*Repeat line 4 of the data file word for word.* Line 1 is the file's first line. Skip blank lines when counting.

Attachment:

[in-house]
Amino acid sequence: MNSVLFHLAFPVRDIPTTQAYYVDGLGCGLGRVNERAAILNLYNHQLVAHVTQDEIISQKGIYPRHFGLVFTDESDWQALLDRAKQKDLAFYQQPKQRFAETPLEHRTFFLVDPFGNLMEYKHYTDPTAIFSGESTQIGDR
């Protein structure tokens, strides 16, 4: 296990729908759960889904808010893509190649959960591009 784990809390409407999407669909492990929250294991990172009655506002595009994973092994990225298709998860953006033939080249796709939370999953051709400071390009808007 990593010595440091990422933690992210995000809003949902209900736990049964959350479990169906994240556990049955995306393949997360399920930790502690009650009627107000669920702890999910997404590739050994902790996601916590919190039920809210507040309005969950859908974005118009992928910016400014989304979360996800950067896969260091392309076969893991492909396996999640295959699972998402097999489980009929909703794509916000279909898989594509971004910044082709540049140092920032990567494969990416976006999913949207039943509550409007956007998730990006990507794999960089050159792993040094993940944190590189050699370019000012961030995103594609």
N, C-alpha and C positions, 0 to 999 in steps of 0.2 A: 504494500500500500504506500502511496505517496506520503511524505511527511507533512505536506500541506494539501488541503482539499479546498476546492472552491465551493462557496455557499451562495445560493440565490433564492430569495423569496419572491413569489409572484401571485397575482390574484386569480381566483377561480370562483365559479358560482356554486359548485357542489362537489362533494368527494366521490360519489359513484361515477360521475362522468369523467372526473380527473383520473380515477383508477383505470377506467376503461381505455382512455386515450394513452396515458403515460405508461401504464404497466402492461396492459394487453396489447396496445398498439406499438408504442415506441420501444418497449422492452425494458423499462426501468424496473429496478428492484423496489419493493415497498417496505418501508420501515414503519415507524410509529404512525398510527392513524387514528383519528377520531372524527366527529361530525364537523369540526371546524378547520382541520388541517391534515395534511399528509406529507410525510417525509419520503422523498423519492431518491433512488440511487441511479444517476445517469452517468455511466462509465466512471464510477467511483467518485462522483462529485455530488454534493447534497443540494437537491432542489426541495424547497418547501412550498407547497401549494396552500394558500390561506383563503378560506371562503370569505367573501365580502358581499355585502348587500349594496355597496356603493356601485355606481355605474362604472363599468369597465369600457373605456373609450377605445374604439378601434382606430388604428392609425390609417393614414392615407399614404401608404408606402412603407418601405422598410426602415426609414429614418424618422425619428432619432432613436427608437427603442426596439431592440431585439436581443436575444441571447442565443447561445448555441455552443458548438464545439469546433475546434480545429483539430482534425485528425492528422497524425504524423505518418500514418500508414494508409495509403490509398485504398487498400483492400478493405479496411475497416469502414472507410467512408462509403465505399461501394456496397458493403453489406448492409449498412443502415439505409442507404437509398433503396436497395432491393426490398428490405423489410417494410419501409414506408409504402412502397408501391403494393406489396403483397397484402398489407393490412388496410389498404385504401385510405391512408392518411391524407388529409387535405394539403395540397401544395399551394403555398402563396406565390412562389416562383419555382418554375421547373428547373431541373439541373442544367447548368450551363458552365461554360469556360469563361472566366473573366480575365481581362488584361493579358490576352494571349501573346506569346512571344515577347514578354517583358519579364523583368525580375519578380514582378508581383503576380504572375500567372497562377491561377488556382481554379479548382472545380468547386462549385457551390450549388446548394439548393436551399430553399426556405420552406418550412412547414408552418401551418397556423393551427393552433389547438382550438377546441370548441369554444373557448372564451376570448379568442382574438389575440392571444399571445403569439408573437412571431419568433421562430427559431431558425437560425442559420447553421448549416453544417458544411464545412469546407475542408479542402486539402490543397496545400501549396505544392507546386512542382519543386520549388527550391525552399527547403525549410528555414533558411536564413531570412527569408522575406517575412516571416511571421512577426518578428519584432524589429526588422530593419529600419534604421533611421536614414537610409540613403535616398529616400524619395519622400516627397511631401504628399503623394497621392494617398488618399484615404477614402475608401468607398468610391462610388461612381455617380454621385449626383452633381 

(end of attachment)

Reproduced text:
N, C-alpha and C positions, 0 to 999 in steps of 0.2 A: 504494500500500500504506500502511496505517496506520503511524505511527511507533512505536506500541506494539501488541503482539499479546498476546492472552491465551493462557496455557499451562495445560493440565490433564492430569495423569496419572491413569489409572484401571485397575482390574484386569480381566483377561480370562483365559479358560482356554486359548485357542489362537489362533494368527494366521490360519489359513484361515477360521475362522468369523467372526473380527473383520473380515477383508477383505470377506467376503461381505455382512455386515450394513452396515458403515460405508461401504464404497466402492461396492459394487453396489447396496445398498439406499438408504442415506441420501444418497449422492452425494458423499462426501468424496473429496478428492484423496489419493493415497498417496505418501508420501515414503519415507524410509529404512525398510527392513524387514528383519528377520531372524527366527529361530525364537523369540526371546524378547520382541520388541517391534515395534511399528509406529507410525510417525509419520503422523498423519492431518491433512488440511487441511479444517476445517469452517468455511466462509465466512471464510477467511483467518485462522483462529485455530488454534493447534497443540494437537491432542489426541495424547497418547501412550498407547497401549494396552500394558500390561506383563503378560506371562503370569505367573501365580502358581499355585502348587500349594496355597496356603493356601485355606481355605474362604472363599468369597465369600457373605456373609450377605445374604439378601434382606430388604428392609425390609417393614414392615407399614404401608404408606402412603407418601405422598410426602415426609414429614418424618422425619428432619432432613436427608437427603442426596439431592440431585439436581443436575444441571447442565443447561445448555441455552443458548438464545439469546433475546434480545429483539430482534425485528425492528422497524425504524423505518418500514418500508414494508409495509403490509398485504398487498400483492400478493405479496411475497416469502414472507410467512408462509403465505399461501394456496397458493403453489406448492409449498412443502415439505409442507404437509398433503396436497395432491393426490398428490405423489410417494410419501409414506408409504402412502397408501391403494393406489396403483397397484402398489407393490412388496410389498404385504401385510405391512408392518411391524407388529409387535405394539403395540397401544395399551394403555398402563396406565390412562389416562383419555382418554375421547373428547373431541373439541373442544367447548368450551363458552365461554360469556360469563361472566366473573366480575365481581362488584361493579358490576352494571349501573346506569346512571344515577347514578354517583358519579364523583368525580375519578380514582378508581383503576380504572375500567372497562377491561377488556382481554379479548382472545380468547386462549385457551390450549388446548394439548393436551399430553399426556405420552406418550412412547414408552418401551418397556423393551427393552433389547438382550438377546441370548441369554444373557448372564451376570448379568442382574438389575440392571444399571445403569439408573437412571431419568433421562430427559431431558425437560425442559420447553421448549416453544417458544411464545412469546407475542408479542402486539402490543397496545400501549396505544392507546386512542382519543386520549388527550391525552399527547403525549410528555414533558411536564413531570412527569408522575406517575412516571416511571421512577426518578428519584432524589429526588422530593419529600419534604421533611421536614414537610409540613403535616398529616400524619395519622400516627397511631401504628399503623394497621392494617398488618399484615404477614402475608401468607398468610391462610388461612381455617380454621385449626383452633381 